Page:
• Imbibe a few (100 or more) seeds in sterile distilled water for 18 h at 25 ± 2 °C to soften the tegument and activate the enzyme systems.
    • Immerse the seeds in 1% tetrazolium solution (pH 7.0 ± 2) and incubate at 45 °C for 6 h in the dark condition.
    • At the end of the incubation period, wash the seeds using sterile distilled water and observe under a microscope for the change in the color. Then, calculate the percentage of viability as the number of stained embryos/total no. of embryos multiplied by 100.
    • Seed Surface Sterilization:
        • Wash the dried seeds of A. longiloba under running tap water for 30 min.
        • Surface sterilize the seeds with a concentration of 40% Clorox (sodium hypochlorite 5.25%) with a few drops of tween-20.
        • Shake the seeds on an orbital shaker at 80 rpm for 20 min.
        • Wash the sterilized seeds with sterile distilled water to remove a trace of Clorox and then blot dry on the sterilized Whatman filter study (90 mm).
        • Pre-germination treatment: To break the seed dormancy and maximize seed germination, follow the procedure to treat seeds:
            • Scarify the seeds with 30% sulfuric acid (H2SO4) for 15 min and then rinsed in distilled water for 10 min to remove the trace of acid solution.
            • Surface sterilize them with 40% Clorox for 20 min and then wash with sterile distilled water three times each time for 1 min.
            • Culture the seeds on a medium consisting of MS medium, supplemented with 30 g L−1 sucrose, 2.78 g L−1 Gelrite without plant growth regulator.
            • Adjust the pH to 5.7 ± 0.2 prior to adding agar and then autoclaved at 121 °C at 103 kPa for 20 min.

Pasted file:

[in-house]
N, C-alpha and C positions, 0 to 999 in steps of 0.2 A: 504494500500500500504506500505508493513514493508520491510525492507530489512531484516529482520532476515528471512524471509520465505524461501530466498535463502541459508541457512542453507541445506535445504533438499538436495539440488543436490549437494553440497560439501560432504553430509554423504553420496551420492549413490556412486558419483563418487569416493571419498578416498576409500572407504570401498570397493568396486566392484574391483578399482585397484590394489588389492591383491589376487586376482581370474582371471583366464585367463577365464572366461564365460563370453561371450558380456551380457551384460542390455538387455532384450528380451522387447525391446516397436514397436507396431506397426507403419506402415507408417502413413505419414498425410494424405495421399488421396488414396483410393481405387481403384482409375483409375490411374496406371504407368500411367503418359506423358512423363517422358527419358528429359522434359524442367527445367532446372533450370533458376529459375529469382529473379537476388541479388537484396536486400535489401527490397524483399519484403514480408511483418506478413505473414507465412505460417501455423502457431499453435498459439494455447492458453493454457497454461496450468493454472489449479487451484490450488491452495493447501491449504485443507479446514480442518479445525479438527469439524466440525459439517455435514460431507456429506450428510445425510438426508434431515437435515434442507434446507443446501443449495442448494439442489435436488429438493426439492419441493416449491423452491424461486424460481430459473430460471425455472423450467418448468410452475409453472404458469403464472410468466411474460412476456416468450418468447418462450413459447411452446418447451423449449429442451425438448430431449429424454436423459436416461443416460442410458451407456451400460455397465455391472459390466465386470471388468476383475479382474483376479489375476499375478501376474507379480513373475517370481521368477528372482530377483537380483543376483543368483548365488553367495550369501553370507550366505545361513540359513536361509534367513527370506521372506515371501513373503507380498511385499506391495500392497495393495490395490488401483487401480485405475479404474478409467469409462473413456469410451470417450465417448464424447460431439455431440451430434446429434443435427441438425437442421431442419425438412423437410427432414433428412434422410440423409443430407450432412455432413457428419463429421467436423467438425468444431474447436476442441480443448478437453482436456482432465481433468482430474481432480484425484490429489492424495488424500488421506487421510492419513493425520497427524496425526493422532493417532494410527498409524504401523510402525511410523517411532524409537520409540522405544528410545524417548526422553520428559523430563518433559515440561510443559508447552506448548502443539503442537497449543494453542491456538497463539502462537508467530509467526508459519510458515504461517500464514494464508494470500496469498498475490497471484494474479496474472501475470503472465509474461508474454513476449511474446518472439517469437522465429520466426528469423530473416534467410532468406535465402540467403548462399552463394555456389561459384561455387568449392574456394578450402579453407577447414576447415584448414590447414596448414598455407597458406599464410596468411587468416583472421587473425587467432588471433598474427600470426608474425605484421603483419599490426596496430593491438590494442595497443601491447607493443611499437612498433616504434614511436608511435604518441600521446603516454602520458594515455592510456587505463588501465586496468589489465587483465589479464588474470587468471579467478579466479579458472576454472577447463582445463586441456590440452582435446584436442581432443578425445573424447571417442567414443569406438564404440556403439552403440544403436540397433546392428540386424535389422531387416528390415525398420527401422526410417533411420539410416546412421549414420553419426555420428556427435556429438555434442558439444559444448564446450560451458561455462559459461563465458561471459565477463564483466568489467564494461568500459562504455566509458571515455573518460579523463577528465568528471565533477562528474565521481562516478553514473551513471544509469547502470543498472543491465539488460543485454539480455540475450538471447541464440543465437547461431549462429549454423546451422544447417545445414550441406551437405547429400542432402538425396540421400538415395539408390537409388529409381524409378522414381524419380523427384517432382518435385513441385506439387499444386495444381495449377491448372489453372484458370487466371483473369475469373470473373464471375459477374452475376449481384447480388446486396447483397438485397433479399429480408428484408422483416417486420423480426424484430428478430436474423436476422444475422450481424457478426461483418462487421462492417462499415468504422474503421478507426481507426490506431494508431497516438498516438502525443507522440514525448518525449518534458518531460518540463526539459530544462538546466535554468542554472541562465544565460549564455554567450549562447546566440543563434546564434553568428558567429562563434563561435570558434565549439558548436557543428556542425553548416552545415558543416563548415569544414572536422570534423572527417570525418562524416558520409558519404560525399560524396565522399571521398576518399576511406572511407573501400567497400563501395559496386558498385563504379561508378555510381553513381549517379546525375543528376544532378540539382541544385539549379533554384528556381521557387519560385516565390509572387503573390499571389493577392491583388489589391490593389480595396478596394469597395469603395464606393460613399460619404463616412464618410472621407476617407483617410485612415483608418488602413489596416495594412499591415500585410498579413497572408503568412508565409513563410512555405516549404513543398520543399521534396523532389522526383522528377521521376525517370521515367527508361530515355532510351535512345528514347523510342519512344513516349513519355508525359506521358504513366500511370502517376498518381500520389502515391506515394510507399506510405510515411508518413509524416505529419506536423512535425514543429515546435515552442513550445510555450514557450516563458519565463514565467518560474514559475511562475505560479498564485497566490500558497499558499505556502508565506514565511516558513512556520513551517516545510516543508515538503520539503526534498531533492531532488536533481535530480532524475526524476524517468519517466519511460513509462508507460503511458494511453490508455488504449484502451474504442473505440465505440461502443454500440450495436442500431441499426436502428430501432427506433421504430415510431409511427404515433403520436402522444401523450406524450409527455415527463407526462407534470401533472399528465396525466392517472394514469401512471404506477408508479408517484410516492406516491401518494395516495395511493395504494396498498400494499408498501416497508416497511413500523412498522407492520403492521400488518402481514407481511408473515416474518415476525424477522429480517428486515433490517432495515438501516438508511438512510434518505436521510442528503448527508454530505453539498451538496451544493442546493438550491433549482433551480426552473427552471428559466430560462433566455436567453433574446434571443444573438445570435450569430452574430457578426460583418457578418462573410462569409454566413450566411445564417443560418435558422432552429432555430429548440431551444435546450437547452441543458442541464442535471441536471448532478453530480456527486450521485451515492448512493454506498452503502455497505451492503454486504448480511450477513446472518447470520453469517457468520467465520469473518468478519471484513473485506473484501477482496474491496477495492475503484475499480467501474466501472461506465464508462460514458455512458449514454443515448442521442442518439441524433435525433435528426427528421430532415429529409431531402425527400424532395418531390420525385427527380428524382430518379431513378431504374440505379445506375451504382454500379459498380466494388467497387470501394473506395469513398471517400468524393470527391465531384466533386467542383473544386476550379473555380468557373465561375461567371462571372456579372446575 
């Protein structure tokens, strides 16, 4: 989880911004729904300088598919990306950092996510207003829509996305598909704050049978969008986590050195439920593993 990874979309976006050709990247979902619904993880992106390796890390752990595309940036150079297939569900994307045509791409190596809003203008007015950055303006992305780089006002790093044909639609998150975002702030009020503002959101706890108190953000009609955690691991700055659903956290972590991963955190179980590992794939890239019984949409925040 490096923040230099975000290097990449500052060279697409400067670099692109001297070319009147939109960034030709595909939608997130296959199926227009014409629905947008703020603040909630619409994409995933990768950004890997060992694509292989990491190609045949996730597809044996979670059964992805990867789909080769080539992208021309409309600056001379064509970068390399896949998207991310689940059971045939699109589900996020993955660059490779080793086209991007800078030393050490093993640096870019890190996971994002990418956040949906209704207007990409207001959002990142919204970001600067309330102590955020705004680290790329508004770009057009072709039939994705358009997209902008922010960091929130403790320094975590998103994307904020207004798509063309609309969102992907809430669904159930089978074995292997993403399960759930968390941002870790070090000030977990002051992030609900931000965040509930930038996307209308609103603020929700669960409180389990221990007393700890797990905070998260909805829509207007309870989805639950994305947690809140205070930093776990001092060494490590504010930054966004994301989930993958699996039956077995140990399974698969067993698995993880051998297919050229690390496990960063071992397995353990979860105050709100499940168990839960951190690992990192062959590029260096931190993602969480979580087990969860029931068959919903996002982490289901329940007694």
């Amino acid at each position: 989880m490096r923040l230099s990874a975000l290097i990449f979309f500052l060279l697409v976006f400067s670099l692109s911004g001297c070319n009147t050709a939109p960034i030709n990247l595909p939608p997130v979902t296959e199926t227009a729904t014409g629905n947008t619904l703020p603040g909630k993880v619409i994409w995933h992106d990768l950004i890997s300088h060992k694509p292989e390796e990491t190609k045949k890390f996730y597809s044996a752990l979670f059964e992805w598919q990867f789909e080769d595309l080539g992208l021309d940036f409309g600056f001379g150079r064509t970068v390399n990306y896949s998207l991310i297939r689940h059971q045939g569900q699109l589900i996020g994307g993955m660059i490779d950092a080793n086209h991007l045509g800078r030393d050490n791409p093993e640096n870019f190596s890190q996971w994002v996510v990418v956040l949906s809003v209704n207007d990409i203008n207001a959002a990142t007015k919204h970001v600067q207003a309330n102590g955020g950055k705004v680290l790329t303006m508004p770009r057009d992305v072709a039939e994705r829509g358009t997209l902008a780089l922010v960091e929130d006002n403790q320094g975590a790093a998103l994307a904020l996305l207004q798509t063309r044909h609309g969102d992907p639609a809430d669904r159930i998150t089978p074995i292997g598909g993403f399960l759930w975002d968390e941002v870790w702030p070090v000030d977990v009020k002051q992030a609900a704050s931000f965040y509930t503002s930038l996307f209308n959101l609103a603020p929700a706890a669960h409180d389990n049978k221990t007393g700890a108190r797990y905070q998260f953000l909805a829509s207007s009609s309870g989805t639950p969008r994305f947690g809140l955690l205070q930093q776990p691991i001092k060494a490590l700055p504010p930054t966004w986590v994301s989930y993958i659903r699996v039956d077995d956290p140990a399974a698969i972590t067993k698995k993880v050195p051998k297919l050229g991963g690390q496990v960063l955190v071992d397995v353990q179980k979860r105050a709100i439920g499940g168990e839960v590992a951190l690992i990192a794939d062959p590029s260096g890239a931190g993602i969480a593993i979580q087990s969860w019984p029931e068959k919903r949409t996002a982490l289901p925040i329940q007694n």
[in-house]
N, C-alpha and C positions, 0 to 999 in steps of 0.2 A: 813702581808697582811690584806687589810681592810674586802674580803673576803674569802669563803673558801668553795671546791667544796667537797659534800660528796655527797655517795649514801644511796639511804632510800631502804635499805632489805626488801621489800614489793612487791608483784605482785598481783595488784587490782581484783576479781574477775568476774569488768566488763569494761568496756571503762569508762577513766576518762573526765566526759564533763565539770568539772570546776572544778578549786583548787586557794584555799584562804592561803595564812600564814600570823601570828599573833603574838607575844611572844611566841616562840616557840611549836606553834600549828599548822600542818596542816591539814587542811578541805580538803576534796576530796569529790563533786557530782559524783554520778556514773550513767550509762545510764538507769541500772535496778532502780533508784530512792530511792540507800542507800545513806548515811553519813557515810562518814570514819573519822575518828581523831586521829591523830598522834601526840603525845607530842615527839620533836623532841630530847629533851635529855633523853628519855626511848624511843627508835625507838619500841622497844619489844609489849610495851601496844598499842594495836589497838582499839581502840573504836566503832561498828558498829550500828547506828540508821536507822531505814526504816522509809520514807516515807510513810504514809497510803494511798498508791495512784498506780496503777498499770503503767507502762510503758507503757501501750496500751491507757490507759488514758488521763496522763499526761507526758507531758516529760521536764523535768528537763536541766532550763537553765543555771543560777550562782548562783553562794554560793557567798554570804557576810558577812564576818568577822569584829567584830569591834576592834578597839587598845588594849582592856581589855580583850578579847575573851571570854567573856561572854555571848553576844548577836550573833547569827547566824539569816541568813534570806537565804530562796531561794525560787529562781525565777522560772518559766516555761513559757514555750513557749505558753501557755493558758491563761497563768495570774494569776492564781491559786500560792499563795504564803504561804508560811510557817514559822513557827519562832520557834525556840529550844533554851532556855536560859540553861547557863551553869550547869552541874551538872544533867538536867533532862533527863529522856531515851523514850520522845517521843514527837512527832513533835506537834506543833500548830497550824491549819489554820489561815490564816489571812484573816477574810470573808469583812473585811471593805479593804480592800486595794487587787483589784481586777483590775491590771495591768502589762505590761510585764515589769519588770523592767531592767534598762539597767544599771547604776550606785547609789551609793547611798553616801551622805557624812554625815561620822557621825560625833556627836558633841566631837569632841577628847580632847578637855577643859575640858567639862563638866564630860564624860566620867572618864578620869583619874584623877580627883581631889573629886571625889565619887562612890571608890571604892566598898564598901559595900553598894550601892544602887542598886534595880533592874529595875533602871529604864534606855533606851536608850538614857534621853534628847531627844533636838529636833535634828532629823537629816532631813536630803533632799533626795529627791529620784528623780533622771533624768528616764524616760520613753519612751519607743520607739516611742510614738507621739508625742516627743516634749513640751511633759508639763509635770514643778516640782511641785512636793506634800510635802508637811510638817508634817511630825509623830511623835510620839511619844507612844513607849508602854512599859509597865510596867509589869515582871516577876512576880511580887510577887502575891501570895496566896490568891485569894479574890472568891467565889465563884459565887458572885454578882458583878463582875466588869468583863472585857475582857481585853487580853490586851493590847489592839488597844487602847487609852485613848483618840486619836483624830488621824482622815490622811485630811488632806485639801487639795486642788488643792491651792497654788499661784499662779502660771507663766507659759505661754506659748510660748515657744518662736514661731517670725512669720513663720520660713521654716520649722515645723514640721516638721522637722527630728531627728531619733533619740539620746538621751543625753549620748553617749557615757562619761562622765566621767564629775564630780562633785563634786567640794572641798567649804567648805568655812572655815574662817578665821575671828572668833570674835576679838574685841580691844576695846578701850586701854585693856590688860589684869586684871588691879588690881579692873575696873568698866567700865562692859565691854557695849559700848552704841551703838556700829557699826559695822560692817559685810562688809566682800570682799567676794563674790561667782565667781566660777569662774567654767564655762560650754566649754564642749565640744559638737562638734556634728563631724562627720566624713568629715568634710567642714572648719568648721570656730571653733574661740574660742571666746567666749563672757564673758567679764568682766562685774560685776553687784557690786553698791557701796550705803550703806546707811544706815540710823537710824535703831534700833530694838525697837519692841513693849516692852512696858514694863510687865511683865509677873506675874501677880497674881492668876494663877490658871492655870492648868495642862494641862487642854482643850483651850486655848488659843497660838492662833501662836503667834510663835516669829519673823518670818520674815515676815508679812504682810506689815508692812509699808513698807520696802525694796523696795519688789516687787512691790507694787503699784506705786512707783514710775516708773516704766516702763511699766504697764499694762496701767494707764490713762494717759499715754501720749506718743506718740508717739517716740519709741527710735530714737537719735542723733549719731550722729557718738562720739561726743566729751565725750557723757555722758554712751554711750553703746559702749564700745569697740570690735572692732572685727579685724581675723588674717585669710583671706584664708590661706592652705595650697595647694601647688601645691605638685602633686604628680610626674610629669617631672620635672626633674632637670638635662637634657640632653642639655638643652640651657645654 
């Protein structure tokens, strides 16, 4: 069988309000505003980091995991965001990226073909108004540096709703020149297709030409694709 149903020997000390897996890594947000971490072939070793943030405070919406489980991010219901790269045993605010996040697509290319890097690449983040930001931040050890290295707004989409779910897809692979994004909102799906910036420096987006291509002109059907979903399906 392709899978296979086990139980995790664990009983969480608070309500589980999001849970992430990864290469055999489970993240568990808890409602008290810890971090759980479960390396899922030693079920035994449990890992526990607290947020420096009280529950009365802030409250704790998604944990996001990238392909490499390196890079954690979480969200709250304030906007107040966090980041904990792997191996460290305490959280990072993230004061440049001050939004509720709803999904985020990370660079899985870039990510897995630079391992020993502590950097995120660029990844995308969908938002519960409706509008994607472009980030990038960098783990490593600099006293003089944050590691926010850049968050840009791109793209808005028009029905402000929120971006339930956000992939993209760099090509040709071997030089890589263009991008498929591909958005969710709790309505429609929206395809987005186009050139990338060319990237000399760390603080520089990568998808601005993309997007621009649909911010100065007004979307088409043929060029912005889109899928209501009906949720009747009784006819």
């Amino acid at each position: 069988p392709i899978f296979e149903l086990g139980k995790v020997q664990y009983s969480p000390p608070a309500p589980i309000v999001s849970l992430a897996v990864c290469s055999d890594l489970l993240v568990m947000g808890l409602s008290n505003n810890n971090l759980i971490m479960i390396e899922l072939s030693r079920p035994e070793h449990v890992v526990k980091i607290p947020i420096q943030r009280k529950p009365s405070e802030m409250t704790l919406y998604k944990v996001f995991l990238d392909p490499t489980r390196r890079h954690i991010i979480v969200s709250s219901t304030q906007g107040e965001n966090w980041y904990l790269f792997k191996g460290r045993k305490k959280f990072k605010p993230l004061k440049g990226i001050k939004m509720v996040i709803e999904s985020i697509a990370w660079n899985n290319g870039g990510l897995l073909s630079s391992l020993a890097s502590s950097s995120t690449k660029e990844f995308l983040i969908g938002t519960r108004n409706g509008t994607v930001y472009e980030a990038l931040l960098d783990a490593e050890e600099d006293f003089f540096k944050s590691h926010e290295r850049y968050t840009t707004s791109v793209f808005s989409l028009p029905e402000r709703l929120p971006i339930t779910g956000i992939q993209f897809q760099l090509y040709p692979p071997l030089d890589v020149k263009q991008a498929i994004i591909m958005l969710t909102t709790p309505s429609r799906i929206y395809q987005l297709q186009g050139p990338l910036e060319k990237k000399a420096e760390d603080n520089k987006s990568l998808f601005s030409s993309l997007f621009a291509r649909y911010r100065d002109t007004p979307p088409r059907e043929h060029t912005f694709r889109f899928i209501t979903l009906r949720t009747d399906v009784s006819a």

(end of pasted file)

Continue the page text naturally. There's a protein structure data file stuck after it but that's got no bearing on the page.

• Incubate the cultures at 25 ± 2 °C with a 16-h photoperiod provided by cool white fluorescent lights.
            • In vitro shoot induction and multiplication:
                • Use the four-week-old grown in vitro seeds in this stage.
                • Remove the cotyledon, hypocotyl, and the root carefully.
                • Inoculate about 2–3 cm shoot tip into MS medium supplemented with cytokinin 6-benzyl amino purine (BAP), at 3-mg L−1.
                • For callus induction:
                    • Treat the seeds with 30% sulfuric acid for 15 min followed by surface sterilization with 40% Clorox for 20 min.
                    • Then wash the explants with sterile distilled water to remove the trace of Clorox.
                    • Inoculate the disinfected seeds aseptically in a jar containing approximately 25 mL medium (MS medium supplemented with 3-mg L−1 IAA) for callus induction.
                    • Incubate the cultures at 25 ± 2 °C under cool fluorescent light with a 16/8 h light/dark cycle.
                    • For in vitro rooting:
                        • Culture the isolated shoots (2–3 cm) from multiple shoot cultures into glass jars containing 20 mL of MS medium supplemented with indole-3-acetic acid at 0.5-mg L−1, supplemented with 30 g L−1 sucrose and 8 g L−1 agar under 16/8 h light/dark photoperiod.
                        • For acclimatization:
                            • After 4-week, carefully take out the well-grown rooted plantlets (8–9 cm in height) from culture vessels and wash thoroughly with running tap water.
                            • Then, rinse the roots with water to remove the agar medium.
                            • Keep the plantlets in the culture room with a temperature of 25 ± 2 °C for 5 days before being transferred to the greenhouse.
                            • After five days, plant the plantlets into a small plastic pot size 20 × 15 cm containing a soil medium with a combination of topsoil and peat moss at a 1:2 ratio.
                          Keep watching your plant and record their growth and notice any negative changes to take instant actions before your cultures are completely spoiled.

                          And, if this protocol works for you, let us know at

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                          Happy Culturing!!

                          Source: Giphy